Instead of sinking into depression and denial, every one of us can make subtle changes that will help. Understanding these permaculture ethics and putting them to work in our homes, our gardens and our workplace WILL help, and will influence others to do the same.
When I was a very easily-influenced young person, the church our family went to began a campaign around the slogan: God first, Others Second, Me Third. I took that to heart, and being naive, it also made me into a doormat for anyone with a stronger personality than me, which was practically everyone. This slogan serves the church by demanding support, instills guilt and creates identity issues. I didn’t realize that until decades later. What would have happened in my life if I’d have known about permaculture when I was in college? If I’d heard and embraced the three life-giving ethics then? Without caring for the earth, we have nothing. Did you know that over half of the oxygen we breath is created by phytoplankton in the ocean? And that all those insecticides and herbicides that are sprayed in backyards and on crops run into the ocean and are killing the phytoplankton at enormous rates? Trees and plants provide the rest of our oxygen, and with deforestation, desertification, and out of control weather catastrophies trees are dying. People are not replanting trees at a rate that will help. So where will our oxygen come from, if our first ethic is not Care for the Earth? The church’s slogan sounds devout, but it doesn’t focus on real world issues. It makes religion the most important thing rather than keeping religion in your heart as you help in practical ways. You can belong to almost any religion and embrace permaculture ethics. They work well together.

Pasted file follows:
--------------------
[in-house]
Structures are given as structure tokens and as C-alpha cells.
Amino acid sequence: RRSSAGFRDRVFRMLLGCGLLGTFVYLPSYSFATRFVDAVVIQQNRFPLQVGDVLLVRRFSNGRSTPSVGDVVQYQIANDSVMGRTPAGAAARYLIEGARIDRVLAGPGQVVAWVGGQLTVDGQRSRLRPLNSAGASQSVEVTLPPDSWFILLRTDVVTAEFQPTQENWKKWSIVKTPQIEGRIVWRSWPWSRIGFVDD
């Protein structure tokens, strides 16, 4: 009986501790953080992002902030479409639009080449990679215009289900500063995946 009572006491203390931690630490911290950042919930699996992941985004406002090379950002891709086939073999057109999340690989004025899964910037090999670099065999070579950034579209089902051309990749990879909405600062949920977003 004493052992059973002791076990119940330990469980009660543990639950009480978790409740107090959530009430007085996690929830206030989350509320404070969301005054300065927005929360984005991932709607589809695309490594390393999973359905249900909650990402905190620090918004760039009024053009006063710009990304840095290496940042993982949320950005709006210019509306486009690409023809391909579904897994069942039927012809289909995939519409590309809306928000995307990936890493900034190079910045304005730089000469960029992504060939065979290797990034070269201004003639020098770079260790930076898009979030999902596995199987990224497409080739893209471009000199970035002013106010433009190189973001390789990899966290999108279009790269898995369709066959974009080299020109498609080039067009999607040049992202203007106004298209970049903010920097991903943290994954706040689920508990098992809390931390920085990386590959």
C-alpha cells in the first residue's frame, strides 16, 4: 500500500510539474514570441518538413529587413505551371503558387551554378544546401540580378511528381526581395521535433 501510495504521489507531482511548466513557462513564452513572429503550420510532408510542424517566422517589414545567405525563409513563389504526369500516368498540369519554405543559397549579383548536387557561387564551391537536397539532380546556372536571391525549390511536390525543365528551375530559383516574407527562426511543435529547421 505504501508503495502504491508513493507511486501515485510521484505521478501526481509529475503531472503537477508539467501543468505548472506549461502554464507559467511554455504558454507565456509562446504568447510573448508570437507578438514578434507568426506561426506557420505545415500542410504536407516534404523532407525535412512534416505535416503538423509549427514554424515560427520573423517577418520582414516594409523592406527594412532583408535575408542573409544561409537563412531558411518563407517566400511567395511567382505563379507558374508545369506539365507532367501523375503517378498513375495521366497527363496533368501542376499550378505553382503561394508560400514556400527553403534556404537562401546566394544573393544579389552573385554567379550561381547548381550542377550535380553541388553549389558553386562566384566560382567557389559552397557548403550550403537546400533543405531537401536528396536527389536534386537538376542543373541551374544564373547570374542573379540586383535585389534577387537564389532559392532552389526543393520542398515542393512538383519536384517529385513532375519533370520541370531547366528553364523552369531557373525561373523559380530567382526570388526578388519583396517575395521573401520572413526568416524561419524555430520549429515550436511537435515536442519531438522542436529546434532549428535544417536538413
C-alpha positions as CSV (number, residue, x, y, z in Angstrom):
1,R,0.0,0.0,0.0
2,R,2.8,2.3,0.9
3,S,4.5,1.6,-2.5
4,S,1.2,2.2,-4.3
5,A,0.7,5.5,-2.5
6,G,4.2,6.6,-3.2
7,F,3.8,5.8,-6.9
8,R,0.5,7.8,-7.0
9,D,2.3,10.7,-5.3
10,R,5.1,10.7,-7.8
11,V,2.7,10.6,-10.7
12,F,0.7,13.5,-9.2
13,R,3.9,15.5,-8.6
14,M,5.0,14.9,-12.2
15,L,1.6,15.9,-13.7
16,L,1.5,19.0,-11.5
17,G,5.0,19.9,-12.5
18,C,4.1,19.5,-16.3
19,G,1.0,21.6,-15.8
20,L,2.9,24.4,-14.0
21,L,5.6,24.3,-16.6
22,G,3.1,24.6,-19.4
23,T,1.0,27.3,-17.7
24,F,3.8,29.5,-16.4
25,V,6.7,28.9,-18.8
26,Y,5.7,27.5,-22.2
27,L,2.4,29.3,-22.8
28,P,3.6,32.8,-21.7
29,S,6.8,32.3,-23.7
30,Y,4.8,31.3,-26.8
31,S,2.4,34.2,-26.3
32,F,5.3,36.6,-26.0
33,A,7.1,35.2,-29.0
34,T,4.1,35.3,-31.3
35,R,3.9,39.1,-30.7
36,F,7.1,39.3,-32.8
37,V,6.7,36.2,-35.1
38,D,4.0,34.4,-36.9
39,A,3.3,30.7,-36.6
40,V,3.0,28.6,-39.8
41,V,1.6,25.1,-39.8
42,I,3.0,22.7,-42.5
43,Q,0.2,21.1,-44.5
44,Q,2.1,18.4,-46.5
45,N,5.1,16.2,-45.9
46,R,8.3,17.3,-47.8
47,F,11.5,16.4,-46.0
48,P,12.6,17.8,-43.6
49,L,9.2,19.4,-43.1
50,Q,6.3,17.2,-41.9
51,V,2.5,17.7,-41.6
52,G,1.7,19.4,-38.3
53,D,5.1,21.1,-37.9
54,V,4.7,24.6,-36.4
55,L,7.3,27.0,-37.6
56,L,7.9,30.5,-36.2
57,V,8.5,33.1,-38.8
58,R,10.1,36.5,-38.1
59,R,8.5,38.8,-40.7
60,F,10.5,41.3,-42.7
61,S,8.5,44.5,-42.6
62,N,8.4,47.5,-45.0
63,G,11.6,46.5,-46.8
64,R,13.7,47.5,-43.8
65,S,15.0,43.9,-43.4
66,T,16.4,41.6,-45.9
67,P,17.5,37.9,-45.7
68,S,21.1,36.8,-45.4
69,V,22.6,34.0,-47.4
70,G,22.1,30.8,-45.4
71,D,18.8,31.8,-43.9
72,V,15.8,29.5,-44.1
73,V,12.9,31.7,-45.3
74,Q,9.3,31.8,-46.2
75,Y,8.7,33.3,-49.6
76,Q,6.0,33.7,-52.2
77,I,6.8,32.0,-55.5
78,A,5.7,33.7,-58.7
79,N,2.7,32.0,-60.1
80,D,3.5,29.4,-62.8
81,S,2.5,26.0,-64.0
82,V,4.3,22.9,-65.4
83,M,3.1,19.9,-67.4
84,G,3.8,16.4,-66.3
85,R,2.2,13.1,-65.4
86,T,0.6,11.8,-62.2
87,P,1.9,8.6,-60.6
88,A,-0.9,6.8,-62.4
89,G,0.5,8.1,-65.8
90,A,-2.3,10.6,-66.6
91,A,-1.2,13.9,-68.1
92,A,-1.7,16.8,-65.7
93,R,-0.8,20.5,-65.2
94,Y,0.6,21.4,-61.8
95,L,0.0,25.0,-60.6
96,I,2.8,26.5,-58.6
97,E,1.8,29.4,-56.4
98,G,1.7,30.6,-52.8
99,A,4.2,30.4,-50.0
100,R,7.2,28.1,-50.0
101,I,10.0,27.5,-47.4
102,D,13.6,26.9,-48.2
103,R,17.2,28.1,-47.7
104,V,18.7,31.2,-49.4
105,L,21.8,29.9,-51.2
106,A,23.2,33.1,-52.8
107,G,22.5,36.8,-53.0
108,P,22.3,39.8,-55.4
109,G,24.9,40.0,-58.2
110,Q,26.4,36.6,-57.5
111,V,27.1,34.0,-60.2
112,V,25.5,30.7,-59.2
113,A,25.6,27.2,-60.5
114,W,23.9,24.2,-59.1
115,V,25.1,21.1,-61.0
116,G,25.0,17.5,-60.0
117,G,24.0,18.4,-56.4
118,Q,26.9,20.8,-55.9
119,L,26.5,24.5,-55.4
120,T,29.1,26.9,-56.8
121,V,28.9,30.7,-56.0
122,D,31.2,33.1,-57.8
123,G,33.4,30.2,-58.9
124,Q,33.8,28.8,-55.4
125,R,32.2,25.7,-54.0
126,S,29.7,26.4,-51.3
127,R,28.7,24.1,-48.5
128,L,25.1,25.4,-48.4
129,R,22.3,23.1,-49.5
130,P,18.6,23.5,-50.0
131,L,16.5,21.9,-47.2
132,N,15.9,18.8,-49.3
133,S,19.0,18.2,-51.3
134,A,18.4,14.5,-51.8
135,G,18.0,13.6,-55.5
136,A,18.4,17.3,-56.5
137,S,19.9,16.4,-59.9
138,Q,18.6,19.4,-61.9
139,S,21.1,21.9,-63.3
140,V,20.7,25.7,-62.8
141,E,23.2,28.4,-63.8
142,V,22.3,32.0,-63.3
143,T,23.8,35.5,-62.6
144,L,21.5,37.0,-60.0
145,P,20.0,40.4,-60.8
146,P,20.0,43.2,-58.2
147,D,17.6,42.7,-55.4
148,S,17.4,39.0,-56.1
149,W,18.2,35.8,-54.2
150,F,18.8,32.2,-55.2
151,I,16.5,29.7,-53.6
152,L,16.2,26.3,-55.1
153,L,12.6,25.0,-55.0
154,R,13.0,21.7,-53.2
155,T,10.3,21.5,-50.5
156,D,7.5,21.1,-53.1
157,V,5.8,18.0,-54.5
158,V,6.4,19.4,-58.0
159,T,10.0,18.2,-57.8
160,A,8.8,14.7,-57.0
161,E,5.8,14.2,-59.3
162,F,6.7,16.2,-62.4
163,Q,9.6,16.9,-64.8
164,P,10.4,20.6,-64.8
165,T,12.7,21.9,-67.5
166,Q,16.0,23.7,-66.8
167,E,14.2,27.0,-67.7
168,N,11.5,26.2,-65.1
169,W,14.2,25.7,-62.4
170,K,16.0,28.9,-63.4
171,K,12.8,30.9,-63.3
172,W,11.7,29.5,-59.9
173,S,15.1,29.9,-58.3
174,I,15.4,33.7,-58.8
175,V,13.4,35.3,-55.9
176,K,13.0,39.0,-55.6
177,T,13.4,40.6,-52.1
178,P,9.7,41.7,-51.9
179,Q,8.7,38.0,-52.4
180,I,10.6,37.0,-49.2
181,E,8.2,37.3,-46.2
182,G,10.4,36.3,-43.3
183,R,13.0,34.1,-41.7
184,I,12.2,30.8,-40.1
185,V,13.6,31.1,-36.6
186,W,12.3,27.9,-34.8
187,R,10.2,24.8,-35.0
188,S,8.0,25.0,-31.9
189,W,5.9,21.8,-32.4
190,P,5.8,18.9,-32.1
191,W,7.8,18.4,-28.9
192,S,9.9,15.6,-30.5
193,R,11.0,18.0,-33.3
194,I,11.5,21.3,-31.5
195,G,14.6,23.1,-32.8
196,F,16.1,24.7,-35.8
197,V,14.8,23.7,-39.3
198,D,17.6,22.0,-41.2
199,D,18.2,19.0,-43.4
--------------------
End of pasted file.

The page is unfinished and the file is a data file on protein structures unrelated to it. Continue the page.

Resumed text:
Care for People: in this world dominated by humans and connected by media it is amazing how frightened so many of us are of anyone who looks or acts slightly different than we do. How racism is alive and well, and flourishing in and under the current US administration. How governments are torturing their people in so many countries, and this is 2017! We learn history in schools for a reason, to not let the hatred repeat itself, but we aren’t teaching it well enough to make a difference. So caring for people has to be an ethic that is enacted on a daily basis. Help those you can or at the very least, just be nice. Overreaction, intolerance and obscenities seem to be the fashion, especially for young women. It began several decades ago and it still hasn’t stopped. Women don’t have to be hateful and insulting to be recognized. Realize that people act the way they do often just because they don’t understand another way to think. Just smile at those around you and see a smile back. It may help that person not mistreat someone or something else or even themselves that day. You don’t know what others are suffering from or with, so give them the benefit of the doubt.